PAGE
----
Growth Trends for Related Jobs
Human resources, human capital and workforce development are terms that HR directors toss around when they simply mean they want a world-class employee base. But achieving that level of organizational resources first requires identifying specific objectives, such as engaging executive leadership, initiating training and development opportunities, and shifting the administrative-like image of HR to one that's integrally involved in organizational success through strategic planning and implementation.
On practically every HR director's list of objectives is gaining acceptance and support from executive leadership. Gone are the days when all personnel administration employees did was hand out paychecks, enroll employees in benefit plans, and keep track of vacation. Many HR directors outsource the department's functional duties so it frees up time, staff, and HR department resources to concentrate on impressing upon leadership how vital human resources -- meaning the workforce and the department -- are to the organization's overall goals. This process is called, "tying the functional set of goals to the corporate goals," according to Robert Coon, a San Francisco-based human capital consultant who presented this novel idea to executive leadership when Coon was head of Daisy Systems Corp., a software development company in Los Altos, California. Gaining acceptance and support includes providing executive leadership with factual data that justifies a return on investment in HR activities.
Establishing HR's credibility among employees is near the top of the list of any director's performance objectives and, if executive leadership is already onboard with supporting HR activities, strengthening the employer-employee relationship assumes the No. 1 spot. Championing the company's employee relations efforts, resolving workplace issues, and improving employee morale are among the successes that enable HR directors to meet this performance objective. In addition, ensuring that HR follows through on its responsibilities to the company's "internal customers" -- the employees -- is another objective that HR directors identify for themselves and their departmental staff.
Employer of Choice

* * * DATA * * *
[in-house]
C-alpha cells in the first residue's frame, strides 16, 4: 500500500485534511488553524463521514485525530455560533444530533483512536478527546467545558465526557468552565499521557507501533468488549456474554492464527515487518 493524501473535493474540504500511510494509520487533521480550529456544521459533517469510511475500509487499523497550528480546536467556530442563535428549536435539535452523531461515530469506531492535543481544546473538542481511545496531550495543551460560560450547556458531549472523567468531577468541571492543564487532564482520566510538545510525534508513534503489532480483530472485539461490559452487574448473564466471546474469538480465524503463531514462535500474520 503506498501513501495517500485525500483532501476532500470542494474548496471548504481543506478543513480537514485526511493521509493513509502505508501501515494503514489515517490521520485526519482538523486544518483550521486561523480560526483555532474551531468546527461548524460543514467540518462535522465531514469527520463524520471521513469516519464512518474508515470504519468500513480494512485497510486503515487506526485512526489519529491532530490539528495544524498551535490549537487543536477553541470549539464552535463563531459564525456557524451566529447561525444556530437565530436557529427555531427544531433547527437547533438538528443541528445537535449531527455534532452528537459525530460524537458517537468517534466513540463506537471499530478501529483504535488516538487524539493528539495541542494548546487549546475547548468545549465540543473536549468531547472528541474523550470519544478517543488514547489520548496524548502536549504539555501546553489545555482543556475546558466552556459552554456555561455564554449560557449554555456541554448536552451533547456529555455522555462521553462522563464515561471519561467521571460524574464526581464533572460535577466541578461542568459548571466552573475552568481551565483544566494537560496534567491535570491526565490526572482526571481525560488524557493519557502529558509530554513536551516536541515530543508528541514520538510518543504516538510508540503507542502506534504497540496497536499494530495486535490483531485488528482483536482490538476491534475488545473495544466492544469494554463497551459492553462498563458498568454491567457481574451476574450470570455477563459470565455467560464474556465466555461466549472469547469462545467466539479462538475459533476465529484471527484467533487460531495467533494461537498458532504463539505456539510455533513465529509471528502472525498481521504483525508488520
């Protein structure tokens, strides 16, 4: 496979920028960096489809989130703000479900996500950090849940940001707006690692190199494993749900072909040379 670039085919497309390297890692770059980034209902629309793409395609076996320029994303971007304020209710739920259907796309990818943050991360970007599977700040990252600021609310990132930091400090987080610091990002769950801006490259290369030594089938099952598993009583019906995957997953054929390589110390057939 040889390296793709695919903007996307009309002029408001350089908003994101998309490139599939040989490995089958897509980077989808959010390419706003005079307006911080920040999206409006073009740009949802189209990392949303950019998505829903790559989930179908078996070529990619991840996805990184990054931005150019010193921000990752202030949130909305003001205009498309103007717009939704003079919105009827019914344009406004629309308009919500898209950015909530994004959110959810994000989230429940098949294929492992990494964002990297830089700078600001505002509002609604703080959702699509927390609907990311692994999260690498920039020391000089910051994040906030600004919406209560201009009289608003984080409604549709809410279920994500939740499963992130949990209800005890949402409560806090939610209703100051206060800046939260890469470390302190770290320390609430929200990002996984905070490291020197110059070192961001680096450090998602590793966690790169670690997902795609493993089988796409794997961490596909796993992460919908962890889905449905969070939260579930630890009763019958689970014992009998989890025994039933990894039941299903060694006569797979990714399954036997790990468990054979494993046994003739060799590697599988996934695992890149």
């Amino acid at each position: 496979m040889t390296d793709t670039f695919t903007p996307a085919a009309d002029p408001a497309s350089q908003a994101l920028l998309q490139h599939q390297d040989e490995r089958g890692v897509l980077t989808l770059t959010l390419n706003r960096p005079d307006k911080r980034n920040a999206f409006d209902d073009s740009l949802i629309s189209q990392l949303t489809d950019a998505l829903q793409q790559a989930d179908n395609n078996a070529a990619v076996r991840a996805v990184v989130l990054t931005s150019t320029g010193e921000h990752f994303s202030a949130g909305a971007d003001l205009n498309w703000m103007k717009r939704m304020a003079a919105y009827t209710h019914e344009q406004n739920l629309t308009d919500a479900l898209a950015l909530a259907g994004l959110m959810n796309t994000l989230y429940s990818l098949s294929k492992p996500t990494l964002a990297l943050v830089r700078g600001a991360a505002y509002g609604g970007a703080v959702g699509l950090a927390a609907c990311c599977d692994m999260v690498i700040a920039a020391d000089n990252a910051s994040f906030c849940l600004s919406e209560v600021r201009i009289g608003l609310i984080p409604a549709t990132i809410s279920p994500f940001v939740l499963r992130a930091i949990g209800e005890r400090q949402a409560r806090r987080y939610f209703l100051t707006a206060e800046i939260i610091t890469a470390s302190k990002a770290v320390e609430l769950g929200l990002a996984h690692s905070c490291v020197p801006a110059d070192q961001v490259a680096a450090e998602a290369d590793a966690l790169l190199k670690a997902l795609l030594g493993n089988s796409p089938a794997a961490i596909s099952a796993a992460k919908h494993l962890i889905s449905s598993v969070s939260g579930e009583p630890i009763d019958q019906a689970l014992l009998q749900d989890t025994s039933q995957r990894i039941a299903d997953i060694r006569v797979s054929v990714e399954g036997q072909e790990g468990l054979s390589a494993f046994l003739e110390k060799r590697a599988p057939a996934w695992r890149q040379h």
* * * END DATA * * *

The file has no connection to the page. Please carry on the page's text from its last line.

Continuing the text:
Companies that are employers of choice have applicants clamoring for open spots, a collegial work environment, engaged employees, and forward-thinking leadership. That's a tall order, but many organizations reach that designation by developing competitive compensation and benefits structures, and selecting candidates who fit the workplace culture and who make significant contributions to the company's success. HR directors who understand the importance of these intangible objectives on the road to employer of choice status make developing actions plans one of their primary objectives. Action plans contain a series of steps or milestones that address every aspect of being an industry leader among business competitors, and an organization that both employees and prospective employees admire.
Labor and employment laws are complex and seem to be changing constantly. Therefore, HR directors' compliance-related objectives begin with a thorough understanding of applicable laws, policy interpretation, and continual updates to ensure the employer complies with federal, state, and local employment regulations. In addition to HR departmental oversight regarding employment regulations, legal counsel for the organization may also be involved. Attorneys should be involved in proactive steps to achieve compliance and not simply act as the company's representative -- in a reactive role -- when in-house complaints about unfair employment issues look like they might turn into formal complaints or litigation.
Empowering departmental managers is tantamount to the success of many HR directors. Empowerment through leadership training enables department supervisors and managers to be the first to respond to employee issues, which often relieves HR of the hand-holding guidance they often provide to department leaders. Developing the skills and expertise of HR department staff is also an objective worth pursuing. HR directors are equally as responsible for keeping their department staff engaged in their work as other department leaders. Therefore, giving HR staff opportunities such as job-shadowing and cross-functional training, and recognizing their capabilities, talents, and interests are counted among the HR director's many performance objectives.
- Oracle: Goal Setting: A Fresh Perspective
- Darmouth College, The Office of Human Resources: Performance Objectives and SMART Model
- Workforce: Human Resources' Goals Work Best When They're Tied to Company Success
- ERE.net: How to Become an Employer of Choice
- HR Knowledge Base: What is HR Compliance?
- University of California, Berkeley: Human Resources: Helping Employees Develop Professionally
- Inc.: Focusing on the Internal Customer
Ruth Mayhew has been writing since the mid-1980s, and she has been an HR subject matter expert since 1995. Her work appears in "The Multi-Generational Workforce in the Health Care Industry," and she has been cited in numerous publications, including journals and textbooks that focus on human resources management practices. She holds a Master of Arts in sociology from the University of Missouri-Kansas City. Ruth resides in the nation's capital, Washington, D.C.
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